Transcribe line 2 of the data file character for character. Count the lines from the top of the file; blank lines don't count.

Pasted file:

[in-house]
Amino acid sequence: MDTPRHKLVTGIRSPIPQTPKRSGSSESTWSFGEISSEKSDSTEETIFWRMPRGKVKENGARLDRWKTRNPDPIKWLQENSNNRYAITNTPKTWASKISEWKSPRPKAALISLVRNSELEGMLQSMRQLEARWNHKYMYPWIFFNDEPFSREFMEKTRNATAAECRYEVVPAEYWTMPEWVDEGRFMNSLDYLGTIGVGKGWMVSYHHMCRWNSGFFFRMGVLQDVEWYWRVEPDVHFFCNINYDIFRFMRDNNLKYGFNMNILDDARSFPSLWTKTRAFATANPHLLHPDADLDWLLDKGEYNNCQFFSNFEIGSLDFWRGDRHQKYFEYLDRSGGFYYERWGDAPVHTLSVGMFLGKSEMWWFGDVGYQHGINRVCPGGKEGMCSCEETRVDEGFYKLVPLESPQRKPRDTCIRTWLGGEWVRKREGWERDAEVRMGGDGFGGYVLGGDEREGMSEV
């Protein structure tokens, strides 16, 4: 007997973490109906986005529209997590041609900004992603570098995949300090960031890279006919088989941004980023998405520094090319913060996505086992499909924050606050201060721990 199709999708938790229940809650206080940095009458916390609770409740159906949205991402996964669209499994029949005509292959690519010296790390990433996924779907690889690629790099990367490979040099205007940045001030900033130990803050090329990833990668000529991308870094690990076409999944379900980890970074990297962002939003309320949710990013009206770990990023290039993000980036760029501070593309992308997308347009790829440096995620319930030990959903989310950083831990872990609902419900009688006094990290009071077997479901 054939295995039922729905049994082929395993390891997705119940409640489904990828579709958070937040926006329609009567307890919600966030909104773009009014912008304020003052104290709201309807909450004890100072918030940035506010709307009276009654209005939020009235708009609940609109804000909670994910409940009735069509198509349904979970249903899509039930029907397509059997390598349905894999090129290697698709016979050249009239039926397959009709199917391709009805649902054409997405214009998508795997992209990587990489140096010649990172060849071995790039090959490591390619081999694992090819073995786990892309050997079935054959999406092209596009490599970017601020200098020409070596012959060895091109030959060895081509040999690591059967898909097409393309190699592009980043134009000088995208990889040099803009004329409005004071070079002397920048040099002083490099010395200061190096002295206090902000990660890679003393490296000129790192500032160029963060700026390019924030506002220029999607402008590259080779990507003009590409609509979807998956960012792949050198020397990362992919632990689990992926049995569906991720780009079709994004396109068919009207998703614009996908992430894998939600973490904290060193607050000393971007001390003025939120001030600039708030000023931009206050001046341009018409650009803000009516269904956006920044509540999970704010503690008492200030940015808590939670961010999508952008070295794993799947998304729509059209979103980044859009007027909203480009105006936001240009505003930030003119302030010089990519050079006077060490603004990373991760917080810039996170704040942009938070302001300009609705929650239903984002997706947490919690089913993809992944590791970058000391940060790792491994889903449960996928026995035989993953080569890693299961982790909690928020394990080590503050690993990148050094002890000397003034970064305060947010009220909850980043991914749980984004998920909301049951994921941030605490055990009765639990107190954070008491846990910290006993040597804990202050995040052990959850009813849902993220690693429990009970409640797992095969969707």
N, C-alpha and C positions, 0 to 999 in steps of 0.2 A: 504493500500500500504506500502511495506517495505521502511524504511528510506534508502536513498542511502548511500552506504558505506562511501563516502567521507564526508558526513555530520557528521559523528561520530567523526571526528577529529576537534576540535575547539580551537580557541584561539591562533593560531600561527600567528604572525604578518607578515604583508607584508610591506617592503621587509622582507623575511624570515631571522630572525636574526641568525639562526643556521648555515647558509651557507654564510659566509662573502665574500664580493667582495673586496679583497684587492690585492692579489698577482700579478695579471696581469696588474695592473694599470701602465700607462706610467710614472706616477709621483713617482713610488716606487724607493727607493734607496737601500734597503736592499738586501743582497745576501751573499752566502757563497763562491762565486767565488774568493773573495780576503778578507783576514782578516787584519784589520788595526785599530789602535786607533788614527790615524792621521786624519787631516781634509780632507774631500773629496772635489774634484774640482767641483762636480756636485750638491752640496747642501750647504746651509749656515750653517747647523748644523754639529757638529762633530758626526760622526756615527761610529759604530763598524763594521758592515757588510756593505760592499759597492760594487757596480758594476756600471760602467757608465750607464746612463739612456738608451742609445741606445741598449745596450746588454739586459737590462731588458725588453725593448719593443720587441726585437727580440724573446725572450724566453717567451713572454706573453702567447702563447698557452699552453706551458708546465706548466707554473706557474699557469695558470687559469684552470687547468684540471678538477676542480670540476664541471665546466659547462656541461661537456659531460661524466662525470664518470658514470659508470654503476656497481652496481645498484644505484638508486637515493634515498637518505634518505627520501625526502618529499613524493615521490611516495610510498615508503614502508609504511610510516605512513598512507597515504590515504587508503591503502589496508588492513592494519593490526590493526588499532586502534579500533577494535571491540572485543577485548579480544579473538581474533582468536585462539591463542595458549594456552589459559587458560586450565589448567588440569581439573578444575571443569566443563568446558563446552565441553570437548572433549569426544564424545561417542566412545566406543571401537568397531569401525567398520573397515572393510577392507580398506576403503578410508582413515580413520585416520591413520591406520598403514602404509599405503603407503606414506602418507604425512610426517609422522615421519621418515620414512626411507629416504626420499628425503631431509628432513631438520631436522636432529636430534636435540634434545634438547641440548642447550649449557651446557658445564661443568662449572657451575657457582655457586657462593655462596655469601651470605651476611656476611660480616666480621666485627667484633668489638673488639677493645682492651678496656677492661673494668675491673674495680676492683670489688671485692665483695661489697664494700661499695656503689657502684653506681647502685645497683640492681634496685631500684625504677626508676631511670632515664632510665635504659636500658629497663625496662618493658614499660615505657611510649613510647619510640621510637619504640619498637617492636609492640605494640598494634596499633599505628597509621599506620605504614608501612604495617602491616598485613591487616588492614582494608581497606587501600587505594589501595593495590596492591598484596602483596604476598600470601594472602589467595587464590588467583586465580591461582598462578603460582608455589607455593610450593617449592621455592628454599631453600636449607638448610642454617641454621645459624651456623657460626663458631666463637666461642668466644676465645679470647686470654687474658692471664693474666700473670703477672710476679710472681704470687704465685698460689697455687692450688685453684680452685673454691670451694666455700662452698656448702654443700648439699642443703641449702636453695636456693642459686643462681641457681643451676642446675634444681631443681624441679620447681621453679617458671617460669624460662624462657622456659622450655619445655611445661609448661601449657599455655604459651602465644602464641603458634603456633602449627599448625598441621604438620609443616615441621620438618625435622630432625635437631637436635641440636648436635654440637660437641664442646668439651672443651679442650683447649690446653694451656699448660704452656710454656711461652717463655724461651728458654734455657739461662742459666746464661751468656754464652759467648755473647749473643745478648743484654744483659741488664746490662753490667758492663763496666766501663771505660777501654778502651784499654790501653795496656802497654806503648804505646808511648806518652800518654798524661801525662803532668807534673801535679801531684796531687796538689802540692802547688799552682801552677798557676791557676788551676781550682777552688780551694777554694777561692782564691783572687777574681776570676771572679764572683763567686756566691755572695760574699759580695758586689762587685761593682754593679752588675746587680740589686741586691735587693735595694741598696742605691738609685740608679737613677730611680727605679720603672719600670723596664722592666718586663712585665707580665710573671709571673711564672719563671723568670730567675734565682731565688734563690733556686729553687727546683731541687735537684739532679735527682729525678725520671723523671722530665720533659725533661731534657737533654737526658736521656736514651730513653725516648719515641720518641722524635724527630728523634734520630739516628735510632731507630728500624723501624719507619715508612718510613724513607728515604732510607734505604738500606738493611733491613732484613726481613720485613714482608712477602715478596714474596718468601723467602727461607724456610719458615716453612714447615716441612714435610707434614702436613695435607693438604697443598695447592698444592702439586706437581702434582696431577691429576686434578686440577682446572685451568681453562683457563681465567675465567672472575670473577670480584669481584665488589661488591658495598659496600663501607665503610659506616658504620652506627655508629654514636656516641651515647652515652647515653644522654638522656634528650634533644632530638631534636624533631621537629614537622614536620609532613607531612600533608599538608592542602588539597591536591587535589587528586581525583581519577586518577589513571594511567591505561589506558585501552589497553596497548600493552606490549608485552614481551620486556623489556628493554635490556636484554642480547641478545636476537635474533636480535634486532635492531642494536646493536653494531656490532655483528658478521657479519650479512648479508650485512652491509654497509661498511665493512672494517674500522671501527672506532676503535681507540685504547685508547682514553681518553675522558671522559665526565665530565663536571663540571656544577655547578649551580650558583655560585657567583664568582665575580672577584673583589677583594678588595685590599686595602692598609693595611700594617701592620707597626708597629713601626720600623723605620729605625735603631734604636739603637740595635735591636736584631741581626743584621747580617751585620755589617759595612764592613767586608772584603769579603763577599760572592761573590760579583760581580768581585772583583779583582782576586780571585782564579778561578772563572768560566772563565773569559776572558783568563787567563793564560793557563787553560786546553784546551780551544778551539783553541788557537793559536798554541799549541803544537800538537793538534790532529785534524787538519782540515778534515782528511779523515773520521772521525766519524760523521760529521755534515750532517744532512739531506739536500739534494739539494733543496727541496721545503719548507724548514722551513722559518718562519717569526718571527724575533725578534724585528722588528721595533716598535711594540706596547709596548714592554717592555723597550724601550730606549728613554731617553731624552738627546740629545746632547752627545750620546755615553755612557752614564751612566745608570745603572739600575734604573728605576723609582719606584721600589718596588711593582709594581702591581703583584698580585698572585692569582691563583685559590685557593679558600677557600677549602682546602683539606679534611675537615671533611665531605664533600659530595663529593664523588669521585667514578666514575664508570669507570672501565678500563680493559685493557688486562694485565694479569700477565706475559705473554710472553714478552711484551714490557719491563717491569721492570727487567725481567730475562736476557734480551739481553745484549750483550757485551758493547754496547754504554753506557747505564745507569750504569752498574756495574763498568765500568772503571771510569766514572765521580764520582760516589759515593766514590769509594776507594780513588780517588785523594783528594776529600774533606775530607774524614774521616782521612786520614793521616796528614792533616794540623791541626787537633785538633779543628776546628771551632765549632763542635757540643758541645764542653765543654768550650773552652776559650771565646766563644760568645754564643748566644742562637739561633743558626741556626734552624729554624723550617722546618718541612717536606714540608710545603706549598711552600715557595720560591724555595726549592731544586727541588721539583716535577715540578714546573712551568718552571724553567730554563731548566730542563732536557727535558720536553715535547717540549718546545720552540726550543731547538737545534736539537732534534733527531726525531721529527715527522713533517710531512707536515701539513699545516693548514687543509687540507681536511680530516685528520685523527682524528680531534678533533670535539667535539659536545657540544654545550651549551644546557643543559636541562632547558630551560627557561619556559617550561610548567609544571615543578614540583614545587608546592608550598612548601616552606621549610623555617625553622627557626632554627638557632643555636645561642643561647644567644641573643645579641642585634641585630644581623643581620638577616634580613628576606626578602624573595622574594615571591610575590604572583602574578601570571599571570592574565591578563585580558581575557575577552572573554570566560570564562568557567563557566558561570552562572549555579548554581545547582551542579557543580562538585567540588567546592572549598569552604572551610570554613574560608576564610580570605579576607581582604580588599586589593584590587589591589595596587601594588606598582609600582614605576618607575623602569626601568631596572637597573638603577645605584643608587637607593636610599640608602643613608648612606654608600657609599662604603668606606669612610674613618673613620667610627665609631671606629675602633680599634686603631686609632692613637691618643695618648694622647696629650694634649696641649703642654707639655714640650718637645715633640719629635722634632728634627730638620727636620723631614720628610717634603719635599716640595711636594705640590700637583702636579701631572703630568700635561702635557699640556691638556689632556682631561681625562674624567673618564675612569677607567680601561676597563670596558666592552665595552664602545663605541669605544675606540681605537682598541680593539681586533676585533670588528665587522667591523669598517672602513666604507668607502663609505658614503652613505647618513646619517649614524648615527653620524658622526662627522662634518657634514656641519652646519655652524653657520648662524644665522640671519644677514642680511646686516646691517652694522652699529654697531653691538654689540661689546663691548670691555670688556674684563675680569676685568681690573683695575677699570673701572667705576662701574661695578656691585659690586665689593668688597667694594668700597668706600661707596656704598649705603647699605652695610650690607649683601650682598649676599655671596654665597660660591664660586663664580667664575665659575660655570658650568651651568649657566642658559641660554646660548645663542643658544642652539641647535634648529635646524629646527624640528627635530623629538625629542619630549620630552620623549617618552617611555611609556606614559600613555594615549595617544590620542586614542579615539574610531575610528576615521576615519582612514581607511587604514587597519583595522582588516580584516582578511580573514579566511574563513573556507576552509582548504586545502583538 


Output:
Amino acid sequence: MDTPRHKLVTGIRSPIPQTPKRSGSSESTWSFGEISSEKSDSTEETIFWRMPRGKVKENGARLDRWKTRNPDPIKWLQENSNNRYAITNTPKTWASKISEWKSPRPKAALISLVRNSELEGMLQSMRQLEARWNHKYMYPWIFFNDEPFSREFMEKTRNATAAECRYEVVPAEYWTMPEWVDEGRFMNSLDYLGTIGVGKGWMVSYHHMCRWNSGFFFRMGVLQDVEWYWRVEPDVHFFCNINYDIFRFMRDNNLKYGFNMNILDDARSFPSLWTKTRAFATANPHLLHPDADLDWLLDKGEYNNCQFFSNFEIGSLDFWRGDRHQKYFEYLDRSGGFYYERWGDAPVHTLSVGMFLGKSEMWWFGDVGYQHGINRVCPGGKEGMCSCEETRVDEGFYKLVPLESPQRKPRDTCIRTWLGGEWVRKREGWERDAEVRMGGDGFGGYVLGGDEREGMSEV